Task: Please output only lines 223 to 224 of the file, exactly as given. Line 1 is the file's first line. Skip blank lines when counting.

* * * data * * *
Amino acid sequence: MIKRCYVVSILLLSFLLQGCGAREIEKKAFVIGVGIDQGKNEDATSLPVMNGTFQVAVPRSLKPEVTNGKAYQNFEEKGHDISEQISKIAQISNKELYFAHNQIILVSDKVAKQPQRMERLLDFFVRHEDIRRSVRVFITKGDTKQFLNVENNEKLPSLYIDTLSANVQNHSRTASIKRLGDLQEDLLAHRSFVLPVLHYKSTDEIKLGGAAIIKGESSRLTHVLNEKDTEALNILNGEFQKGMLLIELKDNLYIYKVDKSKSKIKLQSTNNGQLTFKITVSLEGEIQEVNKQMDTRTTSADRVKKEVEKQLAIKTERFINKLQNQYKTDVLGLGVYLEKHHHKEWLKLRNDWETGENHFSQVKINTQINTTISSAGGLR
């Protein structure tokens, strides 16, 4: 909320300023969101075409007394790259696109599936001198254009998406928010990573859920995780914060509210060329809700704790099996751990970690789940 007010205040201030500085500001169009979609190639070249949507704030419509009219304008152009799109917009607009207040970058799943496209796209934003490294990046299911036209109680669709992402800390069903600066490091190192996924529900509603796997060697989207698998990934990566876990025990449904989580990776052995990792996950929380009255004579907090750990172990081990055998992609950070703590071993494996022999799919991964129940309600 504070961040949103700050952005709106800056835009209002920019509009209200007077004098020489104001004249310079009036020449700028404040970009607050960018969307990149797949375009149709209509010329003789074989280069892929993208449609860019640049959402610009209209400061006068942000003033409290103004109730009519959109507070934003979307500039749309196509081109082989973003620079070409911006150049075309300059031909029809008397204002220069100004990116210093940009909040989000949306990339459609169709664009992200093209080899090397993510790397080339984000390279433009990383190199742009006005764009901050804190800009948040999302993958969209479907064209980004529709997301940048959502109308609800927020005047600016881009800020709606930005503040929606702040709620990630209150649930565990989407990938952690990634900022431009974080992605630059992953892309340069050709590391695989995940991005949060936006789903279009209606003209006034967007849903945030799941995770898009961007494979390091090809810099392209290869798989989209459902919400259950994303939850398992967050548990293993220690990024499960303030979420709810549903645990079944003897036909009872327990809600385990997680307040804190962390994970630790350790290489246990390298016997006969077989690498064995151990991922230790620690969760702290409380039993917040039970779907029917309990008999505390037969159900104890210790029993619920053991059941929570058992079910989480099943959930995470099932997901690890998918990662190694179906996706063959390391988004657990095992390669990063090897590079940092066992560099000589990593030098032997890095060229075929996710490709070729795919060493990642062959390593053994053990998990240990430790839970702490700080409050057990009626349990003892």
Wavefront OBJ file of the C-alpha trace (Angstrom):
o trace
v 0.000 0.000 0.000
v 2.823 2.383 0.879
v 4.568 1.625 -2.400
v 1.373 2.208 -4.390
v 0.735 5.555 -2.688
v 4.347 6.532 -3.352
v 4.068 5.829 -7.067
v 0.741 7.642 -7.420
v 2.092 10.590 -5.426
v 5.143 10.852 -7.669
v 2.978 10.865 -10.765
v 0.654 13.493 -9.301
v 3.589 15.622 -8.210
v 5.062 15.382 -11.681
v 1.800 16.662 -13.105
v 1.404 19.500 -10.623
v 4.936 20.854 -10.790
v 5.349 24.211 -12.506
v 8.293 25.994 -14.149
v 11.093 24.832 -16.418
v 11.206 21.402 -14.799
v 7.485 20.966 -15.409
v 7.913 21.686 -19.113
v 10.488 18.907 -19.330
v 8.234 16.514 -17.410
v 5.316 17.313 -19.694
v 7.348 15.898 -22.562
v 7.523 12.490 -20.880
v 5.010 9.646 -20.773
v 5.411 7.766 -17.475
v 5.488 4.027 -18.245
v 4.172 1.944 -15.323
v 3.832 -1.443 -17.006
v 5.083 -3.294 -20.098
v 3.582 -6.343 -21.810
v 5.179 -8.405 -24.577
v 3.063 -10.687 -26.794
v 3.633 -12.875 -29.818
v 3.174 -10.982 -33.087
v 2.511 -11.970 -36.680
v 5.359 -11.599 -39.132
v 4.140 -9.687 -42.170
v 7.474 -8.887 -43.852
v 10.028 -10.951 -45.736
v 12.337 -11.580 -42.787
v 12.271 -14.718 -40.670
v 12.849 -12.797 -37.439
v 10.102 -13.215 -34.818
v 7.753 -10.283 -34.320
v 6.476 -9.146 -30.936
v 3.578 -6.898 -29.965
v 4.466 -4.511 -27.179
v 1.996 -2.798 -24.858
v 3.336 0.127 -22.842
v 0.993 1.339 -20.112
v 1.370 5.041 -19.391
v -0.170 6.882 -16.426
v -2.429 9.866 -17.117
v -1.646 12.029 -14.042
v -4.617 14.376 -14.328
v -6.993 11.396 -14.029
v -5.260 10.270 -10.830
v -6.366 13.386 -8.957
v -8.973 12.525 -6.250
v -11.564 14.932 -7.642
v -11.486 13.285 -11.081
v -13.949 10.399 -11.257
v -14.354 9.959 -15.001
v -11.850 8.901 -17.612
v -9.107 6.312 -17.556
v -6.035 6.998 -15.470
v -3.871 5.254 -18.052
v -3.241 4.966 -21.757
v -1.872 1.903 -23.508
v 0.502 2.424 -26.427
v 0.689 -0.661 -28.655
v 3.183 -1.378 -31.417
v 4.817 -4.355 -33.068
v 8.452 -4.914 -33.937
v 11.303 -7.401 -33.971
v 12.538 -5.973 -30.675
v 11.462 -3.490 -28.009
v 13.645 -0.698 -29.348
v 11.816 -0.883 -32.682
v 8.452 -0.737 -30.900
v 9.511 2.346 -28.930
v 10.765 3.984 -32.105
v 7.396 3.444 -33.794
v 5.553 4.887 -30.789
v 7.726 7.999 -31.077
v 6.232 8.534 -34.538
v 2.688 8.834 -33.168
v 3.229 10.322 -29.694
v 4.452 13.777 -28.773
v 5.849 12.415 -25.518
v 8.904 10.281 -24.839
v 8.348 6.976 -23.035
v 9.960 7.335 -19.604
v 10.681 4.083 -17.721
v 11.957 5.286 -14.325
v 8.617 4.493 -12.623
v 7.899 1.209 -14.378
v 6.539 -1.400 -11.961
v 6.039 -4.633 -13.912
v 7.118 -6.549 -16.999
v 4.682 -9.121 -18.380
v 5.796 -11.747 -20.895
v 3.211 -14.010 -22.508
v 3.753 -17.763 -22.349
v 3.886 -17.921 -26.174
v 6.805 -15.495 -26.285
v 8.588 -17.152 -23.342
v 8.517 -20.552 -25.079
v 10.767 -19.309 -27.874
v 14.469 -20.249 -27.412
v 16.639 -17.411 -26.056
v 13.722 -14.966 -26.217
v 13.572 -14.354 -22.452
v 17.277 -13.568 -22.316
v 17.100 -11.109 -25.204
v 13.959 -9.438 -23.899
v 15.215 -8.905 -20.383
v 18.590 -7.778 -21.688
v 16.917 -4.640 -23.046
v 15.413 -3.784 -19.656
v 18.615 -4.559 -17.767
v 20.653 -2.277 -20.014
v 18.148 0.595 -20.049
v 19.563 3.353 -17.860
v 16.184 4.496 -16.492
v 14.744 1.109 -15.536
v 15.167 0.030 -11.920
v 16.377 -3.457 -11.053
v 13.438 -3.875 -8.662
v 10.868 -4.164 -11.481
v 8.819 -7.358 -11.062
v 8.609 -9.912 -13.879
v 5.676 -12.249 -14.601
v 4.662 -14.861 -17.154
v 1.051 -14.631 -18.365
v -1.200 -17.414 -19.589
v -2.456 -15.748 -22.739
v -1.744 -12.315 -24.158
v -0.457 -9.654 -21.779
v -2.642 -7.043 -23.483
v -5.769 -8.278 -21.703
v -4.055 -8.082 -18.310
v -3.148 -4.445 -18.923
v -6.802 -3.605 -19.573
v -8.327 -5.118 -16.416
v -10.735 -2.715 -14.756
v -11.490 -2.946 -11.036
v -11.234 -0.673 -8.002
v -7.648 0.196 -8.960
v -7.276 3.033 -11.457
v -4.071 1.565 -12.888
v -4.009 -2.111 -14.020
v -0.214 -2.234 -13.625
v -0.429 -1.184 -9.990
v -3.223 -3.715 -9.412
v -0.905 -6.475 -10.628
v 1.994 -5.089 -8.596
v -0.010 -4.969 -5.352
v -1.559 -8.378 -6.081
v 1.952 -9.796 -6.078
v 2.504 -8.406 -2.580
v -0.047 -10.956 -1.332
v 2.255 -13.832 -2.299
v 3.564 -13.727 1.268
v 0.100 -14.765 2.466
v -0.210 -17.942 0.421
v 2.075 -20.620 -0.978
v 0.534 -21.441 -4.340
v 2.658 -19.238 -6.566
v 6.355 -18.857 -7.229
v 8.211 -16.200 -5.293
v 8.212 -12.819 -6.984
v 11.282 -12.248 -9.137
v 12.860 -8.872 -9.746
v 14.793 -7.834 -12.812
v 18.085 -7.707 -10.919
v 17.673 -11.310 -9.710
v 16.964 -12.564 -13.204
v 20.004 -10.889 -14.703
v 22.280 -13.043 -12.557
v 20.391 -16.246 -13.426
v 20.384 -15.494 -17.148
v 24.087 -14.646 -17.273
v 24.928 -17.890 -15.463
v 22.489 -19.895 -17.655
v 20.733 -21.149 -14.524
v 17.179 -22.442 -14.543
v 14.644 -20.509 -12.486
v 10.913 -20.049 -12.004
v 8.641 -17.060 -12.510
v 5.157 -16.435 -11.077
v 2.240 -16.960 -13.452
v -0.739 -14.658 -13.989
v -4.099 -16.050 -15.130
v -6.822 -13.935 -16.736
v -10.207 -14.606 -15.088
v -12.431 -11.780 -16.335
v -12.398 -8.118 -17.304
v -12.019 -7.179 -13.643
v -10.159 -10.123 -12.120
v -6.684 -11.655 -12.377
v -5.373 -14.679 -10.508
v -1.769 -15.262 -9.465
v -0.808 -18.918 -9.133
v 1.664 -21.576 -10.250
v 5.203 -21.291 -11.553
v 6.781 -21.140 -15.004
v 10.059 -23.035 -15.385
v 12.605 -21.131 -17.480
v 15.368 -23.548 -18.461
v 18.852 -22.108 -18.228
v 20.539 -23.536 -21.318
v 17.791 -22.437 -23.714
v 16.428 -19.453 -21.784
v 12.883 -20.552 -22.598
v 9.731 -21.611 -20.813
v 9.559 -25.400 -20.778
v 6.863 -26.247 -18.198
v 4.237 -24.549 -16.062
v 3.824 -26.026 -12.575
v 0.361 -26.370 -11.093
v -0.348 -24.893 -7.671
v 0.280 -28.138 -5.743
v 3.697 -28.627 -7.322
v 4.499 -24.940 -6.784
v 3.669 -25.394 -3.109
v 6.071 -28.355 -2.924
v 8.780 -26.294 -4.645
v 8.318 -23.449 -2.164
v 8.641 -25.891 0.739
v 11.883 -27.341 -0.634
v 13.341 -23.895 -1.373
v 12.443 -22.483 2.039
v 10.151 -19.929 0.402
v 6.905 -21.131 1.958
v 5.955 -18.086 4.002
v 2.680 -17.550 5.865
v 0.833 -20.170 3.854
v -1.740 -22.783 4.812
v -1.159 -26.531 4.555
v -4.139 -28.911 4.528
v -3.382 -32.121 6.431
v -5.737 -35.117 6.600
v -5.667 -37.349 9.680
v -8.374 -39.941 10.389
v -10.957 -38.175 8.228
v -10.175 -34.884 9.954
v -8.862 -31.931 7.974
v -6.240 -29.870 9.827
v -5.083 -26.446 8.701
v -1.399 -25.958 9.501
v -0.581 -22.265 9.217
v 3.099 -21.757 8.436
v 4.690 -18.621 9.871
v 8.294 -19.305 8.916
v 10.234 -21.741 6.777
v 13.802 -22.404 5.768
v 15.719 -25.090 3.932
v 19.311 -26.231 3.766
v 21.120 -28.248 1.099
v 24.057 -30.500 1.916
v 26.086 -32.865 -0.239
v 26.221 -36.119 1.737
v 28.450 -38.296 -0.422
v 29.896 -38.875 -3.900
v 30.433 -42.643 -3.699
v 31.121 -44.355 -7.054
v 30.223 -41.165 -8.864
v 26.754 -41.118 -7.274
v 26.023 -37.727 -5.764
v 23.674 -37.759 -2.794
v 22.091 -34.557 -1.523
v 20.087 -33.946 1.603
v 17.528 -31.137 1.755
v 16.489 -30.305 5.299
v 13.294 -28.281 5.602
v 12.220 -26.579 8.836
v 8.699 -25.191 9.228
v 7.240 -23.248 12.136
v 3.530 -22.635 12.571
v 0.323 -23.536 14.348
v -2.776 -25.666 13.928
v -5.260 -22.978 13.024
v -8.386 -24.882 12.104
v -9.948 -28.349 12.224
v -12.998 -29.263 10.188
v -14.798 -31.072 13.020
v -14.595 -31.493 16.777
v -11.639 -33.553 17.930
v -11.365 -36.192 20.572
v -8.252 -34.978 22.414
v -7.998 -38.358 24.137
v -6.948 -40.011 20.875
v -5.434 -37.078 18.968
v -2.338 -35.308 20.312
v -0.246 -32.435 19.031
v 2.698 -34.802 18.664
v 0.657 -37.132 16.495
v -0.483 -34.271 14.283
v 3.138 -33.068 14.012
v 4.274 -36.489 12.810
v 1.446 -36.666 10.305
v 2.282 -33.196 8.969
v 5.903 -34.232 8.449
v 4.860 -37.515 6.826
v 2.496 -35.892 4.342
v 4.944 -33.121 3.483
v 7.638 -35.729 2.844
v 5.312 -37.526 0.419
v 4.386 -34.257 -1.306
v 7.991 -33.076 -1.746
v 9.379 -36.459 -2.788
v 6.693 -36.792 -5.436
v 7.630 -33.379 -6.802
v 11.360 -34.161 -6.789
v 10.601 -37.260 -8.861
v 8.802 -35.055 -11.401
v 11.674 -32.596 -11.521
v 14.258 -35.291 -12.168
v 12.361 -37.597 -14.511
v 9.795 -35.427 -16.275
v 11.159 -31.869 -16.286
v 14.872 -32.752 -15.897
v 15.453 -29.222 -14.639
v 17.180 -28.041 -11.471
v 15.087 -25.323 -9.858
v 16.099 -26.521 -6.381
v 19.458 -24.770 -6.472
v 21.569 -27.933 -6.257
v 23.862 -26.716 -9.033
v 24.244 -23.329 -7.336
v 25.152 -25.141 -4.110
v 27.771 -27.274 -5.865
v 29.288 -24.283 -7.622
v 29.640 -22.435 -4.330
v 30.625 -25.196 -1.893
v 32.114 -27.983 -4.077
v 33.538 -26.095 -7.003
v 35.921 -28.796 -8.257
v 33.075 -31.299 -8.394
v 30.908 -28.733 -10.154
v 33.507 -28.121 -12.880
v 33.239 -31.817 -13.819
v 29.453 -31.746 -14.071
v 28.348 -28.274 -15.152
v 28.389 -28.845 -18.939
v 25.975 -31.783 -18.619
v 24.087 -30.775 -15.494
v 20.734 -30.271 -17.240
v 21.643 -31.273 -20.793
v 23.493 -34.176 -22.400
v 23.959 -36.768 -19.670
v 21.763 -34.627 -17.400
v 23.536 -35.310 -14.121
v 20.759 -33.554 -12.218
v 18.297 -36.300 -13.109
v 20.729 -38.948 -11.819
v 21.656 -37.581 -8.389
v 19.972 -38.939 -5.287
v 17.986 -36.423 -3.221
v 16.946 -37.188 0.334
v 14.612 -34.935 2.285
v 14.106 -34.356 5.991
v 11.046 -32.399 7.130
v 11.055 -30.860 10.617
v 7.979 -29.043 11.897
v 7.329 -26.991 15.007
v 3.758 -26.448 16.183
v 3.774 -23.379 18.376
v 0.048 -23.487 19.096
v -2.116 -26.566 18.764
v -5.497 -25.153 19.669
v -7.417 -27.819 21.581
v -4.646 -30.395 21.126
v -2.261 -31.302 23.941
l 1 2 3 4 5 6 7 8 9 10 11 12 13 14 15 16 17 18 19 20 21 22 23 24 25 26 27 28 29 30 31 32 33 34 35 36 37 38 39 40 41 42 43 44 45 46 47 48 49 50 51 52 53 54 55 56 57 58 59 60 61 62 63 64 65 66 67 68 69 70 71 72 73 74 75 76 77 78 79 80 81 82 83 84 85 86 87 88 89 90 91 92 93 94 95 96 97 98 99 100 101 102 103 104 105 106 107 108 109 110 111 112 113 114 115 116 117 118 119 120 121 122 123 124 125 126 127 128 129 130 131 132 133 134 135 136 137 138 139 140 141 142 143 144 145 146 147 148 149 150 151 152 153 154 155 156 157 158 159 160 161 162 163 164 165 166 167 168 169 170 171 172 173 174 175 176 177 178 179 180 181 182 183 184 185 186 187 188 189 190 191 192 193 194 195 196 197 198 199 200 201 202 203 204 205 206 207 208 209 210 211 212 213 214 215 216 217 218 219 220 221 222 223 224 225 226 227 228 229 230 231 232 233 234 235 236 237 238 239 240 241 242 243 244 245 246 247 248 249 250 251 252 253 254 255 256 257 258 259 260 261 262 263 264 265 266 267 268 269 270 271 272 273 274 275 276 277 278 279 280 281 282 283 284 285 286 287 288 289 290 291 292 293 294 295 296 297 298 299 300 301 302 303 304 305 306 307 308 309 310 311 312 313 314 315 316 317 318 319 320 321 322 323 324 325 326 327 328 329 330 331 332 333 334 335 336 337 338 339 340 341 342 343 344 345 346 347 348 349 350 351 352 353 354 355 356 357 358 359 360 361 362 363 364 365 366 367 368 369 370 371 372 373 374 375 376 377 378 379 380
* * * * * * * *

v 16.428 -19.453 -21.784
v 12.883 -20.552 -22.598